EVE Online and Ethical Histories

If these ethical questions can be seen to arise at the level of the sector as a whole, there is considerable nuance on a game-by-game basis. Struggles over ownership of the past sometimes play out in quite unexpected spaces. Much of my own research around history and video games has concerned long-running Massively Multiplayer Online Games like EVE Online, EverQuest and Final Fantasy XI. None of these games pretends to be a historical game but after so many years of continuous play, they and their communities have a past and a history. Discussions and activities around the ownership and control of that history, and attempts to make money from it, offer further insight into these ethical questions.

Taking the science-fiction game EVE Online as an example, there has been widespread engagement around significant in-game events, most commonly focused on warfare, but also on scams, heists and protests, amongst other things. In EVE, alliances and coalitions of tens of thousands of players fight to control star systems, leading to a volatile and shifting political landscape characterised by ongoing conflict, diplomacy and espionage, and misinformation and propaganda. The history of these events is recorded and discussed in its ‘first draft’ in EVE’s player journalism, in the game press and sometimes in the mainstream press, and explored further in a range of ‘historical’ media. These include player blogs and wikis, Andrew Groen’s two-volume Empires of EVE: A History of the Great Wars of EVE Online, and the True Stories graphic novel.

The latter two publications represent some of the most substantial historical output around EVE, and combined with a third project – the aborted Fountain War book project –demonstrate the range of interests and tensions at play, and different approaches to navigating the ethics of such historical work. Each was driven by a different interest – Empires of EVE is an external account of EVE’s history, by a non-player; True Stories was the outcome of a 10th anniversary activity to collect player stories, orchestrated by the game’s developer (CCP Games); and the Fountain War book project was driven by prominent EVE players.

The success or failure of these projects connected directly to issues of representation, ownership, and monetisation of the past. While all of them were pitched as attempts to provide something memorable for the EVE community and to share that community’s passion with a broader public, sensitivities over what and who was represented, and how, were strongly embedded in discussions around this work.

Much of this concern surrounded the role in these histories of powerful EVE players, most notably Alexander Gianturco – known in game as The Mittani – the best-known EVE player (there is even a Wall Street Journal article about him) and leader of a major in-game alliance and coalition. Gianturco is well-connected within the game and its community, has been a member of the player-elected Council of Stellar Management, has contacts amongst EVE’s developers, and co-founded one of EVE’s journalism sites. It is perhaps not surprising, therefore, that someone with such a position of power might try to shape accounts of the past, particularly where he and his alliance were involved.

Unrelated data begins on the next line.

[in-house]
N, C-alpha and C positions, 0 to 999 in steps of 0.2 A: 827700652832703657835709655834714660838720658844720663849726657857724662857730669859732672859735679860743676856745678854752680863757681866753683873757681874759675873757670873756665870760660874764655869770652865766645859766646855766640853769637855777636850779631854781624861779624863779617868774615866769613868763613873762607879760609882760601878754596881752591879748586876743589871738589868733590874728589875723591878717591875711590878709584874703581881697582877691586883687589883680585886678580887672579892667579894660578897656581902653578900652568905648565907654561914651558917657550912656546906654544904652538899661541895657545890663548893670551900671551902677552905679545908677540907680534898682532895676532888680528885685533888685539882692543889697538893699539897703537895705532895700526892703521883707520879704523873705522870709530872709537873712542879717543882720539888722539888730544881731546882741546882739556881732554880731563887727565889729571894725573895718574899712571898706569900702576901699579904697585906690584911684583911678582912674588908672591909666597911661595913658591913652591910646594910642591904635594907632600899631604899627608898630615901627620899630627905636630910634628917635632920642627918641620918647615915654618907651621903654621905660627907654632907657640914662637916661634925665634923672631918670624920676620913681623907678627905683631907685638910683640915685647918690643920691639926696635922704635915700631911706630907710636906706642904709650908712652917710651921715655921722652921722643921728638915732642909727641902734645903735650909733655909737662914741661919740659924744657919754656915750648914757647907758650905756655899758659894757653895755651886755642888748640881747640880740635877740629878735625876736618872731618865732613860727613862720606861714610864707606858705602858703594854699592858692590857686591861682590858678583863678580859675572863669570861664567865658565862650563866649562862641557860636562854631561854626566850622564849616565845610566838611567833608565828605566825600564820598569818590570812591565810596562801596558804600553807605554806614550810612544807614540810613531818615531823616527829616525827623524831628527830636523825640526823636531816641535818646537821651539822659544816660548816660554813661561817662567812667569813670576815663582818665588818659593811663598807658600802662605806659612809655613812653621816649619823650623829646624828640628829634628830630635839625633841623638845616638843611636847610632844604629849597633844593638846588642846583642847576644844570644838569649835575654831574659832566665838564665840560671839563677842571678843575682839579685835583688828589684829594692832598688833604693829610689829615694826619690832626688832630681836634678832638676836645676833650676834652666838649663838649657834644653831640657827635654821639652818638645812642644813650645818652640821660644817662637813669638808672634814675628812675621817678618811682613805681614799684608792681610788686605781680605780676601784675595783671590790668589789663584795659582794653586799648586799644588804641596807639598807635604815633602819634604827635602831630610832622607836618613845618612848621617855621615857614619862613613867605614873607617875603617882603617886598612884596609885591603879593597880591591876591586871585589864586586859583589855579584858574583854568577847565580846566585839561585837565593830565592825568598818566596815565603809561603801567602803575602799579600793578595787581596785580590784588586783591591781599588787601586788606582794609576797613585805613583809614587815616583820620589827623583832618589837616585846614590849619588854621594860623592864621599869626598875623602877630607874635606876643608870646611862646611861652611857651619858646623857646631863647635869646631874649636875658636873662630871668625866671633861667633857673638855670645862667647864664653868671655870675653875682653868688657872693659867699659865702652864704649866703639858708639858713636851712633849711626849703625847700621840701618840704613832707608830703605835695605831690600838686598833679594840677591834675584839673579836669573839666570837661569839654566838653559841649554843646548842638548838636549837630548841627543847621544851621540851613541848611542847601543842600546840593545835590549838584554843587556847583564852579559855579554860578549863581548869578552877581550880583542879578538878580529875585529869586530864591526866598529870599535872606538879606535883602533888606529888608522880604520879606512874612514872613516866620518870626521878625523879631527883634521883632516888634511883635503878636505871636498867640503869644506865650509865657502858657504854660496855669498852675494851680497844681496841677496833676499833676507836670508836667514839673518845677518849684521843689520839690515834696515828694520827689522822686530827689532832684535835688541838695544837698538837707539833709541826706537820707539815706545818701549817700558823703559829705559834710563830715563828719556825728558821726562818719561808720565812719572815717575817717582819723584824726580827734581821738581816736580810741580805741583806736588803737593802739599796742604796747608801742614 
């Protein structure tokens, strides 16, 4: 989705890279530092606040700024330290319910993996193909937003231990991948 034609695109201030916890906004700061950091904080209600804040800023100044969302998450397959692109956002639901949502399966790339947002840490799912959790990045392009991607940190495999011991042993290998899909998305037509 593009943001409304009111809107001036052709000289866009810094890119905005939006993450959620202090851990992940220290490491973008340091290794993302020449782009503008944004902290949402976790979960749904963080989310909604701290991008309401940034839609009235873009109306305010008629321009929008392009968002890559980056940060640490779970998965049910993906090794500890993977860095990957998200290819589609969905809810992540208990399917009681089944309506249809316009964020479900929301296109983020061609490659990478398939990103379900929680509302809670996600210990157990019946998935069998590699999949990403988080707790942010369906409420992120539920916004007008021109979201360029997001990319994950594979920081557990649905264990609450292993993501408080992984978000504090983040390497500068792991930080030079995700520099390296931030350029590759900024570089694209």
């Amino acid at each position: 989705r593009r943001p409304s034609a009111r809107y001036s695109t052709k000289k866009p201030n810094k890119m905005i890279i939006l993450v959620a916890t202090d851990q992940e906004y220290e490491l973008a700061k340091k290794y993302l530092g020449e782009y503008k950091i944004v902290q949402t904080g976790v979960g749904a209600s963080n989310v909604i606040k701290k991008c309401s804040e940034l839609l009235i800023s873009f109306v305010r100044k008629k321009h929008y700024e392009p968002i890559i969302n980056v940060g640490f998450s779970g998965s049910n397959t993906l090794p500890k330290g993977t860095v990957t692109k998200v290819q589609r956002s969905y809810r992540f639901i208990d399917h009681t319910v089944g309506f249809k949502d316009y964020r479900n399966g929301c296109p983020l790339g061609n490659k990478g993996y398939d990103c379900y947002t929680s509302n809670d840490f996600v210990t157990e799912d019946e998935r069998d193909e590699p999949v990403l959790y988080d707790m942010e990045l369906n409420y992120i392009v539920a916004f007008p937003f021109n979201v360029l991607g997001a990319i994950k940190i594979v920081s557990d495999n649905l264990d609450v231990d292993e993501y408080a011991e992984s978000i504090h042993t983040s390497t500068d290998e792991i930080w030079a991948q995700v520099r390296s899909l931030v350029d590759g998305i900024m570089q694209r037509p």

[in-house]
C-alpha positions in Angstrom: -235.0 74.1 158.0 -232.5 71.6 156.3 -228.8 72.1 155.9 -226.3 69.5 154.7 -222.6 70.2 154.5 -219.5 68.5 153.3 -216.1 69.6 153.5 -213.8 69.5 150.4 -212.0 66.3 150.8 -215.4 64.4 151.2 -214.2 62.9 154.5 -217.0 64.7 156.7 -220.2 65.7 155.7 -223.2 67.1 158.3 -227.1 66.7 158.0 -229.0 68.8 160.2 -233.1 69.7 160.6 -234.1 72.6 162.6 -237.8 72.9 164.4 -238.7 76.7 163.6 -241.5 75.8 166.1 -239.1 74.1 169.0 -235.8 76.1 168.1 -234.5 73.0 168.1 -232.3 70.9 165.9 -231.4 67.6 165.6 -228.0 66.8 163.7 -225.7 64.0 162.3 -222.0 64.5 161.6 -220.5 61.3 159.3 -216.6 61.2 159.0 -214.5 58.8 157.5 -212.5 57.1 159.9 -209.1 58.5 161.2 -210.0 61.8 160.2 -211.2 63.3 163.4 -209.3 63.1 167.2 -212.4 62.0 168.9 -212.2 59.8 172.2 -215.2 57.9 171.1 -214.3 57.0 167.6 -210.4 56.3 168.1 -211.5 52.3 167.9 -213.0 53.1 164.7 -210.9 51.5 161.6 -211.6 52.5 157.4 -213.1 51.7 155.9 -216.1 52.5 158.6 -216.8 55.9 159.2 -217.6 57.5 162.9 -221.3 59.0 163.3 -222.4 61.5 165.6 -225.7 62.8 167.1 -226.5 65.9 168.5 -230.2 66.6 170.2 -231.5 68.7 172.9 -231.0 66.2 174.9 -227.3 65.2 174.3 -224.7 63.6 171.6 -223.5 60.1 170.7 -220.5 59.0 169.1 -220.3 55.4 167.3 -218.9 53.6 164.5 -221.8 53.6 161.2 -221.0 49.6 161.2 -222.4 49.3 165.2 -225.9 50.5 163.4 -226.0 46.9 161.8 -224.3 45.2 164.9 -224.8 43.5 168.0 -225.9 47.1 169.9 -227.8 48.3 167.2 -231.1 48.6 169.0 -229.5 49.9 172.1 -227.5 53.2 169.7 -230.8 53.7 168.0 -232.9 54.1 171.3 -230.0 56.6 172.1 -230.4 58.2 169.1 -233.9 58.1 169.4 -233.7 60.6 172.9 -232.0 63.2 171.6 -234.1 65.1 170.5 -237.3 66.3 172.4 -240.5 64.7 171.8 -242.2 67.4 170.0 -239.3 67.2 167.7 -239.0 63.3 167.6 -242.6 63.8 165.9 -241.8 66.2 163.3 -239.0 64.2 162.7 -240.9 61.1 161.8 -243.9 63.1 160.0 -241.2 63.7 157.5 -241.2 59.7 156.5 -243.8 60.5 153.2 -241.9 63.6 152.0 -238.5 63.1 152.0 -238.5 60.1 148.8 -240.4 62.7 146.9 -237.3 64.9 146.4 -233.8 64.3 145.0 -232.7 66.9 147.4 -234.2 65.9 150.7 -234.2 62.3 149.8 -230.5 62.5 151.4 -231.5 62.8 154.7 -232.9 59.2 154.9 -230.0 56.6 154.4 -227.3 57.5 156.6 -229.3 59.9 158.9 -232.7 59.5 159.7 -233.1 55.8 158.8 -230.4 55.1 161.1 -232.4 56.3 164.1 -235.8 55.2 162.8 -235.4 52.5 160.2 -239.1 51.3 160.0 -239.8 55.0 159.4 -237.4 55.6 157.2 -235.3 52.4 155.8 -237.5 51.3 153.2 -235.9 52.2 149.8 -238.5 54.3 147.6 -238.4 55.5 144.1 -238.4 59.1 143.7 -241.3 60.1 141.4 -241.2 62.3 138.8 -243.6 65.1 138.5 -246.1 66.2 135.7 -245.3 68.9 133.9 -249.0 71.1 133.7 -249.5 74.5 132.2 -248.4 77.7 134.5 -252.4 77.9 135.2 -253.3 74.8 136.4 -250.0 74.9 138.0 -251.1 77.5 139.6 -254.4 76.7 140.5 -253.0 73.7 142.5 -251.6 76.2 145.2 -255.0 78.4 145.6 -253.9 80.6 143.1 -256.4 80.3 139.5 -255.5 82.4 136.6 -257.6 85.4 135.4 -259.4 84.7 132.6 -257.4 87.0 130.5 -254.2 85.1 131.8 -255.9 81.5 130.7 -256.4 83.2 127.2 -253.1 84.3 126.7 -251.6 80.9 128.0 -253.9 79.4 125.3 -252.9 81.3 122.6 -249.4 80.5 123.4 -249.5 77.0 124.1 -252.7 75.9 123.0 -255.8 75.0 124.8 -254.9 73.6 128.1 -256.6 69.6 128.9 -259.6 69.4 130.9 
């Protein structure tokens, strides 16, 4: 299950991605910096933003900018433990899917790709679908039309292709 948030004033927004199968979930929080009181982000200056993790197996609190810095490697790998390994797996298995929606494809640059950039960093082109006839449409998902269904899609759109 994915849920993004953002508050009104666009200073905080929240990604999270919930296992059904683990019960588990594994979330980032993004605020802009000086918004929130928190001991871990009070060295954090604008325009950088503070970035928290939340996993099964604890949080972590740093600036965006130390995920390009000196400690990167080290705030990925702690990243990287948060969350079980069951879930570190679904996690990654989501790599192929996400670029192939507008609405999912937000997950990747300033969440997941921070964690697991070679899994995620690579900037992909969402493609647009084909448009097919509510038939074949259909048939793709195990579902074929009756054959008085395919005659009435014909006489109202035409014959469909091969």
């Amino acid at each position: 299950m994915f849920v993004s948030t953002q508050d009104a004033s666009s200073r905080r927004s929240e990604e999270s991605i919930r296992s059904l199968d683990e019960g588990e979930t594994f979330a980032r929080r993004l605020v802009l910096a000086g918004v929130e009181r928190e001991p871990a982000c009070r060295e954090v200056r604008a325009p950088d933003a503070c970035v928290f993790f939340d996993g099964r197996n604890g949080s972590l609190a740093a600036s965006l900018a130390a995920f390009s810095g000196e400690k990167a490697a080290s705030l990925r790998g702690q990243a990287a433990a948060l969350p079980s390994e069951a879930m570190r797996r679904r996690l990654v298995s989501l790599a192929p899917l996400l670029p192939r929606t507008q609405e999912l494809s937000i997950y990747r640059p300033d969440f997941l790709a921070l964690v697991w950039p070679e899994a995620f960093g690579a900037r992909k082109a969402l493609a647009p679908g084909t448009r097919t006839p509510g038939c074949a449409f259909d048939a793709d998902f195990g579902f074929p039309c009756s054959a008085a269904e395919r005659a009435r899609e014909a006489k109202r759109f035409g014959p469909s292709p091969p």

Gianturco’s influence on these histories was substantial. This was recognised at the time and continues to be critiqued by other players. Yet in a game where propaganda is a tool of gameplay, such influence on history was not altogether surprising: perhaps better understood in the context of national government messaging than of evidence-based accounts of the past. The issue of money, however, was much more of a problem. While there was little concern in evidence when CCP Games claimed copyright in the published story, or when the True Stories website, with almost 800 player submissions, quietly disappeared, there was significant backlash at the notion that Gianturco might make money from EVE’s past, as Oskar Milik and I explain here (in particular pp. 8-10). In both instances, ownership of the past, and the right to generate money from it, was being claimed in connection with Gianturco’s self-described exploits. The ethical (and financial) implications of these actions were visible to the community.

From Empires of EVE, however, we can learn something about effective ethical navigation of such historical work. Groen’s history proved to be a well-intentioned attempt at a balanced account of EVE’s complex politics, and he worked carefully with the community to build respect, to incorporate a range of perspectives and voices, and also to meet respondents on their own terms. Even so, as he rapidly appreciated with his first book complete, a ‘credibility gap’ remained between him and the EVE community – many players didn’t know of his work, and didn’t trust him.

Groen’s seemingly successful approach here is instructive: while making the book available to a broader public for a cost, he distributed digital copies of various chapters for free during an in-game ‘book tour’, sharing the outcomes of his work with the community it discussed. It is also perhaps revealing that the funding requested on Kickstarter for his history was just over one-tenth of that asked for the Fountain War book. Groen asked for relatively little, and gave a lot back.

History and video games come together in a space which is ethically complex, presenting challenges we must continue to address as we work in the landscape of historical game-making and play. The EVE examples suggest that, although histories which communicate the perspectives of those in power may be broadly accepted – as they are in the case of national histories, for example – people are likely to be aware that they are lacking. Histories which satisfy a larger audience seem to be those which encompass complexity, which respect a range of claims to ownership and which exploit the resources of the past in order to give something back to those connected to it. Groen’s interventions show that it is possible to do this successfully and ethically, and still make a living from your historical work.

If you would like to read more research about history and EVE Online, please get in touch.